Nevada, and on to Dun Glen, where he spent six weeks and then started with
a wagon train of ox teams, loaded with flour, fruit and salt, for the mines
of Owyhee county, Idaho. Mr. Regan walked all the way, accompanied by four
or five members of Price's army. Each night they had to stand guard owing
to possible attacks from the Piute or the Bannock Indians. On one occasion
they had to march all night in order to get away from the red men. On arriving
at Jordan Valley, Oregon, in early November of 1864, they felt that danger
was over and all of the party went to bed to enjoy a good night's rest.
Before morning dawned, however, the Indians had stolen their entire bunch
of cattle, which they never recovered.

The following morning Mr. Regan started to walk to Silver City. A soft
snow lay upon the ground, making progress difficult. At length he reached
Wagontown, which contained but one shack, the lone occupant of which was
a jack that had been left there because it could go no further through
the snow. Mr. Regan felt unable to travel a greater distance that day and
there camped for the night, going to bed without supper. At dawn the next
morning he set out for Booneville, where he arrived in the afternoon. In
speaking of this trip he said he always recalled the plaintive call of
distress of the jack as it echoed through the canyon when he proceeded
on his way. A two dollar and a half gold piece constituted his entire capital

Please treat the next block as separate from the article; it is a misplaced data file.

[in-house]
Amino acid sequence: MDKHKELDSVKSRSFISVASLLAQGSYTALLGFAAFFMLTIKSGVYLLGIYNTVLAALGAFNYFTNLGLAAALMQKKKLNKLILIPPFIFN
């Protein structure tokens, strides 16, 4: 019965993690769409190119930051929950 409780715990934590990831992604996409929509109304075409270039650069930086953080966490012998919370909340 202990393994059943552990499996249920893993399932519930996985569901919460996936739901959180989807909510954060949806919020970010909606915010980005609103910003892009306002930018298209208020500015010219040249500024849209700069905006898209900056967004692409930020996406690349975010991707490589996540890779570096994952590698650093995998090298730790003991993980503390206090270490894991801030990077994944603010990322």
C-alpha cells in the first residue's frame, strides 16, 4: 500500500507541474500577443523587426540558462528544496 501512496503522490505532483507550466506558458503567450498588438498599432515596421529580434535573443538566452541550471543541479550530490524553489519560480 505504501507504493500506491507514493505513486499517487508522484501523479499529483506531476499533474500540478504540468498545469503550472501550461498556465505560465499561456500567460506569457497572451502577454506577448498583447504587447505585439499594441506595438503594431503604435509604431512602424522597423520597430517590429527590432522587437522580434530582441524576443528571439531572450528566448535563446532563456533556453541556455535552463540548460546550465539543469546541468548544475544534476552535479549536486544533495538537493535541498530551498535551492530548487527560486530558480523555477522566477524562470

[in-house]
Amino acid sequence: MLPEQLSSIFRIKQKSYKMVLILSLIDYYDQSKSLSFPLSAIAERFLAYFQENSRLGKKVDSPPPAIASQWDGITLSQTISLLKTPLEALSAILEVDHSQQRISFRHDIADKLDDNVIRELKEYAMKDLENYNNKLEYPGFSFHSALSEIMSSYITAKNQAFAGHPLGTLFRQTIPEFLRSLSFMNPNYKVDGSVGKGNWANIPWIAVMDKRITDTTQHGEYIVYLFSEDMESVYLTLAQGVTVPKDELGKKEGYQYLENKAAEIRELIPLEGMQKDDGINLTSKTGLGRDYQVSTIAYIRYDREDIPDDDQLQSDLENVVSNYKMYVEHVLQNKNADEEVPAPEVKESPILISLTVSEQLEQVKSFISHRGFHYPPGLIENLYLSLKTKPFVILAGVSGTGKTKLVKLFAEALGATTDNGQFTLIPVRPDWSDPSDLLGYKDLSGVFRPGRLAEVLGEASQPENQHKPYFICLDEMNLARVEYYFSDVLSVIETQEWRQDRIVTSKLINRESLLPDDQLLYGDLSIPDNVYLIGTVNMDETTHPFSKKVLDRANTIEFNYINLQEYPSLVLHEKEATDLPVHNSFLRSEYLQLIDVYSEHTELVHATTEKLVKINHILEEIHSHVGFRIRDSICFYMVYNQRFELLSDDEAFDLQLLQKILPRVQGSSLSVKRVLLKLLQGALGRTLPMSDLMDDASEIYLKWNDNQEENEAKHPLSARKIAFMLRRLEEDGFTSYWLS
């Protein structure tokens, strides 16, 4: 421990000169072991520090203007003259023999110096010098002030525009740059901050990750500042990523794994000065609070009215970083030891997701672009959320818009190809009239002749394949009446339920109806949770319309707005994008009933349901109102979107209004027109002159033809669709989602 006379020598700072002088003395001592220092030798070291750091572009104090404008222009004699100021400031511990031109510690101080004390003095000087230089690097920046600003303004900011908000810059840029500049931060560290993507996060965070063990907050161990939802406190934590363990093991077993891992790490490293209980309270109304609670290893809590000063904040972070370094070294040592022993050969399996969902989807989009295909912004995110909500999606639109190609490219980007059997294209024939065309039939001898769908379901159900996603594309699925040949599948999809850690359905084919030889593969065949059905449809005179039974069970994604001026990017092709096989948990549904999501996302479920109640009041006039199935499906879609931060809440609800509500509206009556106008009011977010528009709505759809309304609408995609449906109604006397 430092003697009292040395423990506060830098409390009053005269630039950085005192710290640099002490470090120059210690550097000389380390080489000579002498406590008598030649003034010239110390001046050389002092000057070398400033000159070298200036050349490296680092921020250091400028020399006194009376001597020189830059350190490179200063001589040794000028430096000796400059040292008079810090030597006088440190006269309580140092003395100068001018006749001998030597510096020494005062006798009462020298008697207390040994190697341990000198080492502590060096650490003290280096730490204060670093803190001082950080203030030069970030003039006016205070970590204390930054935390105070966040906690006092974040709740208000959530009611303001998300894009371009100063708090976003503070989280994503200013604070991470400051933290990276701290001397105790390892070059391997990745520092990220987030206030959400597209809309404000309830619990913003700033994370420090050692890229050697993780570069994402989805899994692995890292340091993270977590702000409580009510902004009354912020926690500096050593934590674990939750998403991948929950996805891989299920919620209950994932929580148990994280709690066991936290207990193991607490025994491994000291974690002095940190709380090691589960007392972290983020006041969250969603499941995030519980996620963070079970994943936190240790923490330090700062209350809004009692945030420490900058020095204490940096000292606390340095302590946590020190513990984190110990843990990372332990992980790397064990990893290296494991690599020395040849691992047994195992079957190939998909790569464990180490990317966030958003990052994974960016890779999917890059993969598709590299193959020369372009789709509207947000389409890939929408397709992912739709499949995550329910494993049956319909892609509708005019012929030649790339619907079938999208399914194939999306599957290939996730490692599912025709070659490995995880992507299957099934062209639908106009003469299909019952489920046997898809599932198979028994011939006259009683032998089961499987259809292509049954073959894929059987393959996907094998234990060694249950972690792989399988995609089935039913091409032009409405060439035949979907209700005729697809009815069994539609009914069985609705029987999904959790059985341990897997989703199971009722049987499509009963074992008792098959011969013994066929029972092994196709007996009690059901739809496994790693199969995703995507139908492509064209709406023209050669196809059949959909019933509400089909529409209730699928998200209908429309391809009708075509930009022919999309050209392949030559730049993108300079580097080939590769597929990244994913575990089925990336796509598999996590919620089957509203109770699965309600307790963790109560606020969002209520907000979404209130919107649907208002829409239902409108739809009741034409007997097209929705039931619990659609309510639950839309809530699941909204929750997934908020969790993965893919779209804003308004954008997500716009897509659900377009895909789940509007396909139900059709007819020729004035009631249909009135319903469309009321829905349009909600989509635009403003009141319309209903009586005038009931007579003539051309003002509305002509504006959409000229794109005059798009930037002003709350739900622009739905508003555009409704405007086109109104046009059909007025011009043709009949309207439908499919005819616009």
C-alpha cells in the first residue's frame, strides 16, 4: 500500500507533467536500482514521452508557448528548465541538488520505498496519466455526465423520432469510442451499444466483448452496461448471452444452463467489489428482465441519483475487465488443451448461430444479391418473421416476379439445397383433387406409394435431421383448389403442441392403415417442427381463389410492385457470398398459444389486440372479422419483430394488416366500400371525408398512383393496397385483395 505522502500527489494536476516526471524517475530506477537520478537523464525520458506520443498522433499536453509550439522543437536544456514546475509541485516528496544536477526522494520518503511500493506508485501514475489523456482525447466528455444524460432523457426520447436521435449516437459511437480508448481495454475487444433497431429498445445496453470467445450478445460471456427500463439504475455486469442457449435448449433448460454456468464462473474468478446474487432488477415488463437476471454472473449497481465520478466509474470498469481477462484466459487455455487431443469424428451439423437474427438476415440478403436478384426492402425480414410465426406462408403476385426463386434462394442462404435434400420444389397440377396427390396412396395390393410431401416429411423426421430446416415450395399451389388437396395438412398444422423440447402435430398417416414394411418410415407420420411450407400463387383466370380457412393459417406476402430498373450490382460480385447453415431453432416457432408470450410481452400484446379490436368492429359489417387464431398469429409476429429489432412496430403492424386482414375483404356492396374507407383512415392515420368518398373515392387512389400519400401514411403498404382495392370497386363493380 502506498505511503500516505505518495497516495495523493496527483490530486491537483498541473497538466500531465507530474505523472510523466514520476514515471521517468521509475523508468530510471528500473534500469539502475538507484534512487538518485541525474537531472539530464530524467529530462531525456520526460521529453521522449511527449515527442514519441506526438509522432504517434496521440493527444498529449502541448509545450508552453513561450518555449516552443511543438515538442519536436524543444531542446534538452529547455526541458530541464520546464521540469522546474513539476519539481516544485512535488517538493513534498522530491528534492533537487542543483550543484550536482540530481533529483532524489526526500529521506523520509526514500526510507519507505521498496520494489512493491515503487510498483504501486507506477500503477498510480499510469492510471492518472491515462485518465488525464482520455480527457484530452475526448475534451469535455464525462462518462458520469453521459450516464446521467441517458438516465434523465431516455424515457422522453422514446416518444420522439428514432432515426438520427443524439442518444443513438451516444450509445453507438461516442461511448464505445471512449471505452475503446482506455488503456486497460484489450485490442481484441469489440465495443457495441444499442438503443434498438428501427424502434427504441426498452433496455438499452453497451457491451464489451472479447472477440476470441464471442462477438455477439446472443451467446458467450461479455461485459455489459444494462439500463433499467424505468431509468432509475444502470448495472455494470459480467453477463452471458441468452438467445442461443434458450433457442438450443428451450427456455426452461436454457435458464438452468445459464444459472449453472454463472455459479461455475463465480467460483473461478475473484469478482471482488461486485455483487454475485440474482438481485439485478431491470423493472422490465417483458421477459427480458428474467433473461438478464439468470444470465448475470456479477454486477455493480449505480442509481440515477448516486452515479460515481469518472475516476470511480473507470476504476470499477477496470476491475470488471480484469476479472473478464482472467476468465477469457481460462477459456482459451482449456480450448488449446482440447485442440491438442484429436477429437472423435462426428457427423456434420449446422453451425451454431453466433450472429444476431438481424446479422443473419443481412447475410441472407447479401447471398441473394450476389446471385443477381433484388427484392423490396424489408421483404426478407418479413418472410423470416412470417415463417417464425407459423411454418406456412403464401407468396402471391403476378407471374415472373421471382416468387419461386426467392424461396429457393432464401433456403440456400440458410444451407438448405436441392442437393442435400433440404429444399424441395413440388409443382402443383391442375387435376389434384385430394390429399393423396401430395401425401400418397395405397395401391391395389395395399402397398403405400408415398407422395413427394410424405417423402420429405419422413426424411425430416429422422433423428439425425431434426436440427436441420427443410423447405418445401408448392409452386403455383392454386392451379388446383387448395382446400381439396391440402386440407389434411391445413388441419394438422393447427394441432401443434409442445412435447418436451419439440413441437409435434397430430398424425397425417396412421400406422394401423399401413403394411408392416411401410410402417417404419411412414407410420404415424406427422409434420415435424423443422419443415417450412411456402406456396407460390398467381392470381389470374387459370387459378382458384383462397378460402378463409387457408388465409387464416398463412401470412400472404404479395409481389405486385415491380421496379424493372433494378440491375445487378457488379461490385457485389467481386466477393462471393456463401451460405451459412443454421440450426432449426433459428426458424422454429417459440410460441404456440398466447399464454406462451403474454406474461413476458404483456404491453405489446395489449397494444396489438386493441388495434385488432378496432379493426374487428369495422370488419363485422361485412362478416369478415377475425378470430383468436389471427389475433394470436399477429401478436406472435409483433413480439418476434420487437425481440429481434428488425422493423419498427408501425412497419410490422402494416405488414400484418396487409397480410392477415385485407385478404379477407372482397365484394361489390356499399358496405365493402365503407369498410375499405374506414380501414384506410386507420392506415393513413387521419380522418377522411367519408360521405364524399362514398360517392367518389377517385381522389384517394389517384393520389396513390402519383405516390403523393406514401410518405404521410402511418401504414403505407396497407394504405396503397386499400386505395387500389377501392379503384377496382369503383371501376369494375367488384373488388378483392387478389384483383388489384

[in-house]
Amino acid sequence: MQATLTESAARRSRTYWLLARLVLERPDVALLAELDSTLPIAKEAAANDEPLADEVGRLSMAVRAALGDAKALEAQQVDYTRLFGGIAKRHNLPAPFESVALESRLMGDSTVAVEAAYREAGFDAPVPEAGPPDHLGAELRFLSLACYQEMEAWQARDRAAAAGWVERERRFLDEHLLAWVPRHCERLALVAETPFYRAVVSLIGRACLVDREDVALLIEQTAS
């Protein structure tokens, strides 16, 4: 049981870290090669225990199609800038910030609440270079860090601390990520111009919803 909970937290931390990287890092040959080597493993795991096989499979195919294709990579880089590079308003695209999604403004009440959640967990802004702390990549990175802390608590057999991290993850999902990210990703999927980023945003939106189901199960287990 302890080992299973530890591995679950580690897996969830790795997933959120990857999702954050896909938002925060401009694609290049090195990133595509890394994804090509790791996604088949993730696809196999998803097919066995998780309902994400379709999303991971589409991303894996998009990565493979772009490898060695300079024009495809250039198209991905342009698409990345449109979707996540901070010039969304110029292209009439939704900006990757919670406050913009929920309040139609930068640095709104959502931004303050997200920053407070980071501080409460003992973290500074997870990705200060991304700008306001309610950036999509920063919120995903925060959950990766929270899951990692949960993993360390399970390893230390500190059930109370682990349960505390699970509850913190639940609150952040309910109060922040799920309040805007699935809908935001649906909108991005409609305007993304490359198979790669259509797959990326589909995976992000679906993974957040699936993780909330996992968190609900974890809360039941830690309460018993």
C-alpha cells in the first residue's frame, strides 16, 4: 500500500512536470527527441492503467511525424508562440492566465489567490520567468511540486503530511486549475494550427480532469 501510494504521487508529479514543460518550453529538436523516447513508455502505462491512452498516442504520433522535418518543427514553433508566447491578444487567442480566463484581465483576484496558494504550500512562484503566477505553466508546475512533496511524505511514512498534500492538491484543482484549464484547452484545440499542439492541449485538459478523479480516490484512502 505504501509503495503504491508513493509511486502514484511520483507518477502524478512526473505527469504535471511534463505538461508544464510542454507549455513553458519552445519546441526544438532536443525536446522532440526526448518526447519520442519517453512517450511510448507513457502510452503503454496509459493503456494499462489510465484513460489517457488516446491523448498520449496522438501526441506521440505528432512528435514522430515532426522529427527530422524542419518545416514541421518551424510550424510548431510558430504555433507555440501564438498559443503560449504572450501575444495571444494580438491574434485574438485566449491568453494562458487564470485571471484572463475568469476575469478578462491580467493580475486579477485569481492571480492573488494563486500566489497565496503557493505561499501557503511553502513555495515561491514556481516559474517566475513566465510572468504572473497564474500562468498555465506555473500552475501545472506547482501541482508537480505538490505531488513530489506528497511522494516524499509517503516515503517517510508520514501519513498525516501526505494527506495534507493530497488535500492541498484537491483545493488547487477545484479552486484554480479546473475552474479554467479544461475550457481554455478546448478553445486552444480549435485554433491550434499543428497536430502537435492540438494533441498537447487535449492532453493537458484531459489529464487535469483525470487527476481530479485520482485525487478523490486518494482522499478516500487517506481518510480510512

when he reached Booneville, rendering immediate employment a necessity,
and he began chopping wood on War Eagle mountain, receiving six dollars
per day for his work, the wood being furnished to the Oro Fino mine. From
that period forward Mr. Regan was for many years actively connected with
the mining interests of the state. He accepted the work of timbering the
Oro Fino mine, and when that mine became insolvent in the fall of 1866,
its owners were indebted to Mr. Regan in the sum of nearly twenty-five
hundred dollars, no cent of which he ever collected. Civilization in the
northwest was somewhat chaotic in those days, as in the absence of courts
and lawyers men took affairs into their own hands and more than one fight
was staged in the mining districts. In one of these a cannon was used that
is now doing duty as a historical relic in Silver City, where it is known
as "Old Grover." Mr. Regan was employed for some time in the Poorman mine
and when it was closed down in fall of 1866 he joined with five others
in organizing a wood chopping outfit, being employed in that connection
during the succeeding winter. In the winter of 1868 he was in Salt Lake
City and with the discovery of the Ida Elmore mine at Silver City he resumed
his activities in the mining region. By the fall of that year, however,
he decided that he wished to engage in business on his own account and
entered into partnership with John Callon in hauling quartz and lumber
for the mines. They also operated a sawmill, whipsawing the lumber, which
sold for three hundred and seventy-five dollars per thousand, and the two
men could easily saw two hundred feet a day. Mr. Regan also engaged in
twaming, being thus employed until 1875, when he purchased a half interest
in the Idaho Hotel at Silver City, becoming a partner of Hosea Eastman,
whose interest in the business he bought in 1877, remaining as the popular
proprietor of that hotel until 1889. In the meantime events were shaping
themselves in connection with the mining developments of the northwest
that brought Mr. Regan again into active connection with mining interests.